How it works
After you click the submit button, it’s easy to feel like your application has entered a black hole. So what really happens between when you apply and when you receive your decision?
Once your application is complete, it will first be read by a senior admissions officer who will consider your application in a holistic manner, within its proper context. Strong applications will then be evaluated by additional admissions officers, who will summarize it for the Admissions Committee.
These summaries, along with your entire application, will then go to the selection committee, where multiple groups of different admissions staff and faculty members will weigh in. At least a dozen people will significantly discuss and debate an application before it is placed in the admit pile.
This is all very intentional. The committee process ensures that every decision is correct in the context of the overall applicant pool, and that no one individual’s biases, preferences, or familiarity with a given case has any chance of swaying a decision unfairly.
Our process is a student-centered process, not a school- or region-centered process. This means that we do not read your application along with other students from your school or region to compare you against each other; each applicant stands on their own. We have no quotas by school, state, or region. You are not at any disadvantage if other excellent students from your school or area are also applying. We also do not consider legacy/alumni relations in our process.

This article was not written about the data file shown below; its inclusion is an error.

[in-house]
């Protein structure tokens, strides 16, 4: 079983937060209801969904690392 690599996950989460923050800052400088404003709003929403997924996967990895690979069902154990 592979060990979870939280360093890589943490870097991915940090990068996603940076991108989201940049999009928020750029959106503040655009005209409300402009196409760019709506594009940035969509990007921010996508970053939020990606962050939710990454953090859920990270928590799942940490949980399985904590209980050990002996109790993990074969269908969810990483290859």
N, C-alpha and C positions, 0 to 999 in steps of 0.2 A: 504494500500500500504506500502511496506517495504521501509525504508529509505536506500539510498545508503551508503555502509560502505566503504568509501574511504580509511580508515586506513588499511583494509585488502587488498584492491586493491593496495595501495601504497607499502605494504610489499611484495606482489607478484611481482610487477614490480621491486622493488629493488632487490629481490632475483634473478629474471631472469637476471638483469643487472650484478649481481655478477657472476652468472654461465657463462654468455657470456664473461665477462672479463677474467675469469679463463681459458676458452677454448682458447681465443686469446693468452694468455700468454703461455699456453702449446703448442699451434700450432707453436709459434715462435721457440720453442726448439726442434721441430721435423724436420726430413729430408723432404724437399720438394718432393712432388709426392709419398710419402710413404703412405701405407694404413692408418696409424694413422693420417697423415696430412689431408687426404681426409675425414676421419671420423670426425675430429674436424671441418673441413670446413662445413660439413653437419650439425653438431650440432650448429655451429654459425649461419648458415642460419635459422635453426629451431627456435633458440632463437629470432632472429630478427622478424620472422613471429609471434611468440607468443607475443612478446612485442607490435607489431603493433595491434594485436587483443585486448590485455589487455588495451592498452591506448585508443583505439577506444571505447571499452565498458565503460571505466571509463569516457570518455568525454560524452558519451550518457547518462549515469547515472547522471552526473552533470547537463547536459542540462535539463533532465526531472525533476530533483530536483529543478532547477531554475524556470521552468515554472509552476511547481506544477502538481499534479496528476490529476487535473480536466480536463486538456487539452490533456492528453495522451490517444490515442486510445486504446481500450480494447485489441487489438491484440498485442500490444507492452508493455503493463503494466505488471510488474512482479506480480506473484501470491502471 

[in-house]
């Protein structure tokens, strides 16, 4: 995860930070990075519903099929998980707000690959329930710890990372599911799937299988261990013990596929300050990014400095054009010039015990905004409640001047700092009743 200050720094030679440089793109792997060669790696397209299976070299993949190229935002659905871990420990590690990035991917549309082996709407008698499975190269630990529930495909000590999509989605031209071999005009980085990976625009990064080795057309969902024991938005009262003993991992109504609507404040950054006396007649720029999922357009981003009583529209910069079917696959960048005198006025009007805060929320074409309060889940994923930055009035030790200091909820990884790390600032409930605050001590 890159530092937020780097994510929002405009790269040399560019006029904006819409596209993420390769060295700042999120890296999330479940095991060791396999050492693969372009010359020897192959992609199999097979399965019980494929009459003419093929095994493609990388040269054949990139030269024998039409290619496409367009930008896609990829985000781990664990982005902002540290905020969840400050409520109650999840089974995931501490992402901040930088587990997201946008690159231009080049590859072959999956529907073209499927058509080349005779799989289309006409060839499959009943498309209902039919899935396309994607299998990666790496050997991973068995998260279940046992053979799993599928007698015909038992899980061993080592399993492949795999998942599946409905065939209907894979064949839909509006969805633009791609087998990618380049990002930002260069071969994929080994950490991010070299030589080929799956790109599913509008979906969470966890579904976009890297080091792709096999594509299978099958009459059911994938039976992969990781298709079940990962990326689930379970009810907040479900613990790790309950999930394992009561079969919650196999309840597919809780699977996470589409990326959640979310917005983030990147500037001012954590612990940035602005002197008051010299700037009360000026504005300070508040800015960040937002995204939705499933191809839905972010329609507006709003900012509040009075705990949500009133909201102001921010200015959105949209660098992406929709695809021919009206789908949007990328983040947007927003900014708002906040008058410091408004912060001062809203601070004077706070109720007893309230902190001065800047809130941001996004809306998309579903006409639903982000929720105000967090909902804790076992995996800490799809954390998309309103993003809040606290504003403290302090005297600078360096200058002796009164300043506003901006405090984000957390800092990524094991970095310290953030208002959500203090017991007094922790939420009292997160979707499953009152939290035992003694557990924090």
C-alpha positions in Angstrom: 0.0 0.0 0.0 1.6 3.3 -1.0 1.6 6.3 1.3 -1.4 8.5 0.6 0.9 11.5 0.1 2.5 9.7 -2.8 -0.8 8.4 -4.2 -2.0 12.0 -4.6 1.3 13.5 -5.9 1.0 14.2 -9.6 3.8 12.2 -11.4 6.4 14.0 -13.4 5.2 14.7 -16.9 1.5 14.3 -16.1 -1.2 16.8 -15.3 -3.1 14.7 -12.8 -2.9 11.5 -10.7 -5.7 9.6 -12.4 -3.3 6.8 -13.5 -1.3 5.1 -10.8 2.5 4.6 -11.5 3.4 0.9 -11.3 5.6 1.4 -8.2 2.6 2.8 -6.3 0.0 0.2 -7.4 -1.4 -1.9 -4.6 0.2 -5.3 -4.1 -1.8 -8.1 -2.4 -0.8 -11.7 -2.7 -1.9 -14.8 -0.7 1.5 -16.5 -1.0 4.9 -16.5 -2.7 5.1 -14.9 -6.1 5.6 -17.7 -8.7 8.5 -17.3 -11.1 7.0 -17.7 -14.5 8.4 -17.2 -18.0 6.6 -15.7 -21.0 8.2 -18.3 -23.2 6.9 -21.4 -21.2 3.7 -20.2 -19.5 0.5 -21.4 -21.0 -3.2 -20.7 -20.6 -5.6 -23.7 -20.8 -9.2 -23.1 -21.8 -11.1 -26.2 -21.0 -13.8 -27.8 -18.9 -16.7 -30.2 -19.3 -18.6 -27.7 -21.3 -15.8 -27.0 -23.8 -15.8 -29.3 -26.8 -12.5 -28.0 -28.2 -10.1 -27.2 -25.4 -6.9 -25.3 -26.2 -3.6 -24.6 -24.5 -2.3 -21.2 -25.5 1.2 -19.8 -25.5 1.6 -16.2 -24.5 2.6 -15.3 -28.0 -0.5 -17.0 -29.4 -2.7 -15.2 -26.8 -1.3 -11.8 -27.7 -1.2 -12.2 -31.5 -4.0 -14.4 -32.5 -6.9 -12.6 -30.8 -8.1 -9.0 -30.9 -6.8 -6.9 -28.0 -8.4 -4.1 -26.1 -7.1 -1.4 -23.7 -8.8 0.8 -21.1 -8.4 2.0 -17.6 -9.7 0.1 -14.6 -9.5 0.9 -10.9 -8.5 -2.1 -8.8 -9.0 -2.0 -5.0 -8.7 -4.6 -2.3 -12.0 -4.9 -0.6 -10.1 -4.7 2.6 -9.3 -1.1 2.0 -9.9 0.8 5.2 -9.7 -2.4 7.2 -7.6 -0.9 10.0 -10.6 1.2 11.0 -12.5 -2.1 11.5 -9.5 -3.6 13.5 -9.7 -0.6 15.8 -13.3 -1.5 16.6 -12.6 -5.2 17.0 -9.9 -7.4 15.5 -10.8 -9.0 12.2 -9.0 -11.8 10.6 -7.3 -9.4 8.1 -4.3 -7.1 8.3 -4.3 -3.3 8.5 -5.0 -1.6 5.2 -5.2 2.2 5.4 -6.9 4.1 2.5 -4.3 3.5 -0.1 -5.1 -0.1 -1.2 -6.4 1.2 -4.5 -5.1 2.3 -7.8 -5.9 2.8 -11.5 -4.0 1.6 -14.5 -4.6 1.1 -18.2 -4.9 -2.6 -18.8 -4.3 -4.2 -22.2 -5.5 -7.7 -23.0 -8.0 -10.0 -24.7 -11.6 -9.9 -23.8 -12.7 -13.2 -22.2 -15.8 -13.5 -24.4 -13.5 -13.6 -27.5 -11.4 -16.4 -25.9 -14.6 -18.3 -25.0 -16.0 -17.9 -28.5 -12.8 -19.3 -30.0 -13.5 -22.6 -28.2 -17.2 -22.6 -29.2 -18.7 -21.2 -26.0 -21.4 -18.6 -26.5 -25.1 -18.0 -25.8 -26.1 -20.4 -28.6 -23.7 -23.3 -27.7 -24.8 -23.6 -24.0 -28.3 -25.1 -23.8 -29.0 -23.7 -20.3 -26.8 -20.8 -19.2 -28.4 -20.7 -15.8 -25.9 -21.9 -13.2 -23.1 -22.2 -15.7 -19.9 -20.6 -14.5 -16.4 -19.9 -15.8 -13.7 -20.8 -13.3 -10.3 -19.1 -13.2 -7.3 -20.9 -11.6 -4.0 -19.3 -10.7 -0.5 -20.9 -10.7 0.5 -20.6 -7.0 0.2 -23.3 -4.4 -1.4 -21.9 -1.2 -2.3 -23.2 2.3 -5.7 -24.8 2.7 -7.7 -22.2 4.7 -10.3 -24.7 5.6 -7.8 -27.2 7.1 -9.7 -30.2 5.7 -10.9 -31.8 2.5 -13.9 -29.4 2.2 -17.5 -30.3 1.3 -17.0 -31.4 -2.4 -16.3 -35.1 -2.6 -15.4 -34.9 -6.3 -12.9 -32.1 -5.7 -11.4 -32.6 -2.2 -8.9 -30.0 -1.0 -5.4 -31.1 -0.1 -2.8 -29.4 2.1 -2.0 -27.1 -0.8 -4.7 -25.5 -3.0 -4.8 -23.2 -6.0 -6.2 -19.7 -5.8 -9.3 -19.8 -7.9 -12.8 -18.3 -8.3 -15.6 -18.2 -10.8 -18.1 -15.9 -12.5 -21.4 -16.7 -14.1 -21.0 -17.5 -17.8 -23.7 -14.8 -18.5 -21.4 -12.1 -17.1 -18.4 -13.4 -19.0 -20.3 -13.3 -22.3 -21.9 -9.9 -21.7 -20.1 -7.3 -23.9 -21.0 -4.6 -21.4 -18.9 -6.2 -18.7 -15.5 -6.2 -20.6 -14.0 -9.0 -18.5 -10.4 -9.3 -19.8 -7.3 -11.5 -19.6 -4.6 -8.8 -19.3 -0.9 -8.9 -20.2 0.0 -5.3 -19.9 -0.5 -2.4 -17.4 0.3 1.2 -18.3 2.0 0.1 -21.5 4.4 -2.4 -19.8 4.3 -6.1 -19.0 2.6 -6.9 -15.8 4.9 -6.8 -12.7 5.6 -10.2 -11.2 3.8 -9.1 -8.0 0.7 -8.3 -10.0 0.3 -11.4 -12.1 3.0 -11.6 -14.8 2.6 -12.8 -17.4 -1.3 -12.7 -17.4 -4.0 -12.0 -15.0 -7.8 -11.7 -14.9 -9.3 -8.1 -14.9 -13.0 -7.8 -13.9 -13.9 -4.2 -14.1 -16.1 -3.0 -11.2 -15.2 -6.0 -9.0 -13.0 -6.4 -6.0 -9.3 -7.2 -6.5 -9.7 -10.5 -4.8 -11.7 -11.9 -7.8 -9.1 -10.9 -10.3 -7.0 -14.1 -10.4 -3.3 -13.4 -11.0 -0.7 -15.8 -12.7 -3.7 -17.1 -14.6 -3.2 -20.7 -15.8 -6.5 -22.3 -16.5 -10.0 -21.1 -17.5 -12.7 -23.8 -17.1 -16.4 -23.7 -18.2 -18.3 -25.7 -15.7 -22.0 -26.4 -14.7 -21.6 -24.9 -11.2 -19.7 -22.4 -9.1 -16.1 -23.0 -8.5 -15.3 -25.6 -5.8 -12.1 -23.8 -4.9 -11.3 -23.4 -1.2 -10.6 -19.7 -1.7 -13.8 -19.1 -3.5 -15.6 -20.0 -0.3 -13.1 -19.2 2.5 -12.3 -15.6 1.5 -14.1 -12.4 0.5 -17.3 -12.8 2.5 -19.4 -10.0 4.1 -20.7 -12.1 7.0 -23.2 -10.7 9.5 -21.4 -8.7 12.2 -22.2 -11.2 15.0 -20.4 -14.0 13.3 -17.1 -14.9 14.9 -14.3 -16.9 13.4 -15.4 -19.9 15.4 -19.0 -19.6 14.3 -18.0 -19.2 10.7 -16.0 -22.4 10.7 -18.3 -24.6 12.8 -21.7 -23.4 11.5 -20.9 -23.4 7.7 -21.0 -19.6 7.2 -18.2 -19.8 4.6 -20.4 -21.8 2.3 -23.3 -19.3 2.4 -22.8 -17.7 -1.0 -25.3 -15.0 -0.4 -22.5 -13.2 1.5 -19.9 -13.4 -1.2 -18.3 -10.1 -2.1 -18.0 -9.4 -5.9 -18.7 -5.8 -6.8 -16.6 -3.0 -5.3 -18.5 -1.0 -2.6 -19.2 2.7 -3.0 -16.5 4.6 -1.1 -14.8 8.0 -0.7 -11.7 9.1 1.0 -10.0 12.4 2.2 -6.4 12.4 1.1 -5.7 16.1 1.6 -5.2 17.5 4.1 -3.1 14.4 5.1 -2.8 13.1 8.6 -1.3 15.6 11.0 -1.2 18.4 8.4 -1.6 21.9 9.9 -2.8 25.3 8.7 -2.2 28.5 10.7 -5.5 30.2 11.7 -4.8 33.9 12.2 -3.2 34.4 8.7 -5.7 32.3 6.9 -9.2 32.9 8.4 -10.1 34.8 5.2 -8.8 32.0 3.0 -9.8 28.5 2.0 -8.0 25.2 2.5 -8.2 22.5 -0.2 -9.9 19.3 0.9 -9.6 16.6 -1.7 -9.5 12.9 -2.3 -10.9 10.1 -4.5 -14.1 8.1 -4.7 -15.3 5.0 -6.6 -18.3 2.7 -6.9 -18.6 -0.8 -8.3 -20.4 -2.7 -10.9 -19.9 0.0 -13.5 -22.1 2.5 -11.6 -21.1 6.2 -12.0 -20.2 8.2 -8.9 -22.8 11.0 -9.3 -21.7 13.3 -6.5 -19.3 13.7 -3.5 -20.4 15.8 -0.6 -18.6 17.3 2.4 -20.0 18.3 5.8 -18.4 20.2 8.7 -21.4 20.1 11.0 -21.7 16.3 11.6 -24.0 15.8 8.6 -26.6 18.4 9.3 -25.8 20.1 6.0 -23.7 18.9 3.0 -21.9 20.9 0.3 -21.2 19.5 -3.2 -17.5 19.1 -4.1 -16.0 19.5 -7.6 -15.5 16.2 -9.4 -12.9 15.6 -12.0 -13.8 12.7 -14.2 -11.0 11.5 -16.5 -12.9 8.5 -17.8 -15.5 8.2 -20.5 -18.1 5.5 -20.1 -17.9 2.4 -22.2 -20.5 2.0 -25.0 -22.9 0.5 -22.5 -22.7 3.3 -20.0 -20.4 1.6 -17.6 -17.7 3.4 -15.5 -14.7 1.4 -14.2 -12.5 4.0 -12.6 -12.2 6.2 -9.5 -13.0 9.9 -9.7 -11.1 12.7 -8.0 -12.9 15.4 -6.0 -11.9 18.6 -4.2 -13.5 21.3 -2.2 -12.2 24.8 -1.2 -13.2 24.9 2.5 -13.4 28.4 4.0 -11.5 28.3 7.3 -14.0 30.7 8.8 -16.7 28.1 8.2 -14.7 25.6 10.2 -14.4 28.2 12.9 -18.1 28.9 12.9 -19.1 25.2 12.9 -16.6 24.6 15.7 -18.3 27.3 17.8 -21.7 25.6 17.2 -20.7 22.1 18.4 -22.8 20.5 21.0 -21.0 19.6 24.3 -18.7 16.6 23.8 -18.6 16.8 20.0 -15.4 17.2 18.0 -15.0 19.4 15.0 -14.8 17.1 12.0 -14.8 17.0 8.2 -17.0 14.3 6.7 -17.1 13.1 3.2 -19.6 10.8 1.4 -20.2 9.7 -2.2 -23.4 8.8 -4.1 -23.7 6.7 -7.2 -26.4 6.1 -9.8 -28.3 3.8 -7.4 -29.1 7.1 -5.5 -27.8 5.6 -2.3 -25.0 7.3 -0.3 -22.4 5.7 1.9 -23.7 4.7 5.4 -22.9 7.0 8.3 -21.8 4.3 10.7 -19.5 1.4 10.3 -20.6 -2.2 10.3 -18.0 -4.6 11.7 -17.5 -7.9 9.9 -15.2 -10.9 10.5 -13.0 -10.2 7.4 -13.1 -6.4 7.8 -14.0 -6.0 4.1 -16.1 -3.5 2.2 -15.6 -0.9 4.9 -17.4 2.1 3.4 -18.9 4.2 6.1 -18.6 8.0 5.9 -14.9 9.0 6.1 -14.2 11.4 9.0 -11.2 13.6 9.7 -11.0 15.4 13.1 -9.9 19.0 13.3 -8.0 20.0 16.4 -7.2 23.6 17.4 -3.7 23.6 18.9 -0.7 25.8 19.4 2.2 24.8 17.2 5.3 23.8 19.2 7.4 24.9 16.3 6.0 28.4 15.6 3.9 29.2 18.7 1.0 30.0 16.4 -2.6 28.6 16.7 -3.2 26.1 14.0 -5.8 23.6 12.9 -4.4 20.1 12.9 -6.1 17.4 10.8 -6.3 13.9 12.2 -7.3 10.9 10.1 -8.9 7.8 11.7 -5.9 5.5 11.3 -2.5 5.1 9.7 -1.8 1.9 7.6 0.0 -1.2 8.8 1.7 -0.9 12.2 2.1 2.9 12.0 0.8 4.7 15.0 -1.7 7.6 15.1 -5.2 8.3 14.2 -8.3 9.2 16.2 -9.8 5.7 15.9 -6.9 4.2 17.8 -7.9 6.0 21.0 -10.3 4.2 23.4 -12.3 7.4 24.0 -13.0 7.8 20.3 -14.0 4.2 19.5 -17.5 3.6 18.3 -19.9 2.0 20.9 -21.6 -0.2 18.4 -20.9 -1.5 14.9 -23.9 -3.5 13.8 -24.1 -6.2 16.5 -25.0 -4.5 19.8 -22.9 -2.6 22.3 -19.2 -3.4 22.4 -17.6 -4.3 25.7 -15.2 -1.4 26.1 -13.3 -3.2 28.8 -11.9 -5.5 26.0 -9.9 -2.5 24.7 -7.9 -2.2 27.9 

At MIT, we try to be as transparent as possible about our admissions process. If you have any questions, just ask.
You should really read these
There have been over 5,000 blog entries posted to MITAdmissions.org since the site began in 2004. That’s easily several books worth of tips and tricks, hints and hacks, mea culpas and hakuna matatas.
They’re all worth reading—especially the Best of the Blogs—but there are a few you really need to read. These are the blog entries that cut deep into our admissions process. Not only what we’re looking for, but what we want from you, and how much we care about the work that we do. These blogs will help you “get” what the MIT admissions process is all about.
They include, in no particular order: